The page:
Darwin WW2

Australians fought heroically to defend Australia in Darwin and places like the Kokoda Track. Our country had its back to the wall during this time, fighting against a very formidable enemy.

When it comes to courage, mateship and sacrifice, you will not find any better example than the Australians who gave their all to save Australia and their loved ones on our mainland.

If one is looking for the true character of the Australian spirit, it would be at the graves of Australians who died to our North during WW2.

“To stand on my homeland, surrounded by our war dead, who fought heroically to defend Australia and their loved ones down the track, was a profound experience and initiated the creation of the song.” – Peter Barnes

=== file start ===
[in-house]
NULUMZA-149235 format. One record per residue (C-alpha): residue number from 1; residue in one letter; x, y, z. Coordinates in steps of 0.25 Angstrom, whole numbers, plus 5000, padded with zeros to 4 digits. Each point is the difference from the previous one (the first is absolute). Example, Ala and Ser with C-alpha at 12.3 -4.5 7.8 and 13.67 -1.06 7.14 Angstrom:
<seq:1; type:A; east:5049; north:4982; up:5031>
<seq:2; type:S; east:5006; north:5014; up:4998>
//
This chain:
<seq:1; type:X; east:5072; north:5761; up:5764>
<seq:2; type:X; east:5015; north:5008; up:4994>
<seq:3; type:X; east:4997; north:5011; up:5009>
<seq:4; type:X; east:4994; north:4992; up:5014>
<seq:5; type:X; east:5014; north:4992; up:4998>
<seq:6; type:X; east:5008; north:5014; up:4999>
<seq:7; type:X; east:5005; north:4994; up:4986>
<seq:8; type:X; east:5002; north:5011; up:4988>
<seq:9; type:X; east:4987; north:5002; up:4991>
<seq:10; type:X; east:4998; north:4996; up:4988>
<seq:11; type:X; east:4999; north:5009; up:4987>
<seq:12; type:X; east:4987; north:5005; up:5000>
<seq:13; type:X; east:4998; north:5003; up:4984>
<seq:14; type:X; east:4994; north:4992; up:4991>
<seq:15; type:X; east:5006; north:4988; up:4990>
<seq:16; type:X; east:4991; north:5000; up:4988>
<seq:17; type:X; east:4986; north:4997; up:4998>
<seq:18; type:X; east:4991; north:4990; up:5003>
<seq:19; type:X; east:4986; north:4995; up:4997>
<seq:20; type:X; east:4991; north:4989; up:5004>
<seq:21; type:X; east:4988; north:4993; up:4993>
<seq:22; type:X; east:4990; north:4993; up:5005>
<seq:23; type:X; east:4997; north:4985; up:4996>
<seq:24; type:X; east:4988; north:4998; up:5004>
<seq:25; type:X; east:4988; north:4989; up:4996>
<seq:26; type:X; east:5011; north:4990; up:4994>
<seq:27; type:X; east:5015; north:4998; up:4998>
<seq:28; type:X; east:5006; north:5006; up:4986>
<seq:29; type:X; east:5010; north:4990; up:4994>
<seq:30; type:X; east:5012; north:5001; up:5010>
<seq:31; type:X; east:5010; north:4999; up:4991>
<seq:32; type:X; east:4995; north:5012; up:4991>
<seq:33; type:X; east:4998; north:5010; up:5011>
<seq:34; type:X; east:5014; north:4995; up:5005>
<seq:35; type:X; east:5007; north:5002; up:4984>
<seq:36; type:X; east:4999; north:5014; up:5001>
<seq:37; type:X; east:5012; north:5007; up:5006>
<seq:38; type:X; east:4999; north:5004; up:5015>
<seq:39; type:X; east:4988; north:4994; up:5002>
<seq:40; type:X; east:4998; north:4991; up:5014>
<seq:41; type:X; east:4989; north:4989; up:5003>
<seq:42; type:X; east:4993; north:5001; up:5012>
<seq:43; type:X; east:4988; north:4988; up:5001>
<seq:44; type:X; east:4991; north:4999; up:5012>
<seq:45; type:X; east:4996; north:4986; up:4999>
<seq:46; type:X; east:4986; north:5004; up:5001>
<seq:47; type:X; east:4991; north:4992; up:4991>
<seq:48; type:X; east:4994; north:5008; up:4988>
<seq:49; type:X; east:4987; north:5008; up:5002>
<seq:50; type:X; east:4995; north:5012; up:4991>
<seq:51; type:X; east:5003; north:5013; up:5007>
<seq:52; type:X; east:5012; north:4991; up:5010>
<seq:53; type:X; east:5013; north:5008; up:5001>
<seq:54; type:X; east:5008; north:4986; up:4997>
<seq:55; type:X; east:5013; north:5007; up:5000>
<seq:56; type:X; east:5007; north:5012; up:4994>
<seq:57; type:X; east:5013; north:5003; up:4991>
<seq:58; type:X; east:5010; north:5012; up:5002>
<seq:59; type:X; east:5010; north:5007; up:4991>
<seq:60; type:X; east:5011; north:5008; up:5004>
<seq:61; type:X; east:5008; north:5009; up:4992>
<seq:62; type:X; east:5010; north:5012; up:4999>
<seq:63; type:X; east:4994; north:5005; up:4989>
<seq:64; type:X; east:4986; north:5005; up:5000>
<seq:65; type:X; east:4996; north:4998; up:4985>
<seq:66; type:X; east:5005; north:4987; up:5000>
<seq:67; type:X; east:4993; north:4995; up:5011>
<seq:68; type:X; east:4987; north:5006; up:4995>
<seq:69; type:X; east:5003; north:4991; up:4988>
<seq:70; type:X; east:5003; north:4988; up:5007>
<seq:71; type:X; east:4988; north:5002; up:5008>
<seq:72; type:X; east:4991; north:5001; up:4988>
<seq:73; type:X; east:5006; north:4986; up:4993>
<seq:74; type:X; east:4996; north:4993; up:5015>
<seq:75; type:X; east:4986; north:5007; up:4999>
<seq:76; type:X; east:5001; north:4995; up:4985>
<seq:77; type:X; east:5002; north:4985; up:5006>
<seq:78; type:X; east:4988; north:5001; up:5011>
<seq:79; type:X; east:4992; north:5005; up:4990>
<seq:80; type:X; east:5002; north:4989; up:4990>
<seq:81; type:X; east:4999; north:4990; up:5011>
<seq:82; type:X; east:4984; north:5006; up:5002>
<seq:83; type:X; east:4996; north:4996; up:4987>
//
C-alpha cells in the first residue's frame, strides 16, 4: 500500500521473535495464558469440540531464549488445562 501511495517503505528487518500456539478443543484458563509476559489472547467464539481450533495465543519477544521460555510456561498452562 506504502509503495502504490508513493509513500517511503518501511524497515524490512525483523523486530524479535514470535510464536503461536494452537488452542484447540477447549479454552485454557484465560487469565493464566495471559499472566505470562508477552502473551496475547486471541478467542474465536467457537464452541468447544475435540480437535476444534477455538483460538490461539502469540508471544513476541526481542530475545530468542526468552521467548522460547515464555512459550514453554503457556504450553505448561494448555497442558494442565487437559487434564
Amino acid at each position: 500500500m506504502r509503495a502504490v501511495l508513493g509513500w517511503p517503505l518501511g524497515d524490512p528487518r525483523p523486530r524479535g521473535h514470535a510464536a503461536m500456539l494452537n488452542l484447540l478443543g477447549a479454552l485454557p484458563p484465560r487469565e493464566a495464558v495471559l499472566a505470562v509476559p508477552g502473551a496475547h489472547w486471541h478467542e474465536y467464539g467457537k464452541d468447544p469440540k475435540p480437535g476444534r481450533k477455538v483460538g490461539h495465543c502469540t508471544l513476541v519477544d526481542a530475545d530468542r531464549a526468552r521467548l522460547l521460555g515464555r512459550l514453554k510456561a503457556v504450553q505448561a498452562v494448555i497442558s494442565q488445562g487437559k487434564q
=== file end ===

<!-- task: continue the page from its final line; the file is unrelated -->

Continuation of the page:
A total of 434 WW2 war graves, marked by bronze plaques, are contained in the Adelaide River War Cemetery.

The burials are made up of 14 airmen of the RAF, 12 unidentified men of the British Merchant Navy, one soldier of the Canadian Army, 18 sailors, 181 soldiers and 201 airmen of the Australian Forces and seven men of the Australian Merchant Navy.

The Northern Territory Memorial to the Missing honours a further 292 Servicemen and women lost to the north of Australia. The adjacent civil section contains the graves of the nine Post Office staff killed on 19 February 1942 during the bombing of Darwin, one of 63 separate occasions from that date.

The civilian casualties of WW2 include those of 31 Indigenous Australians.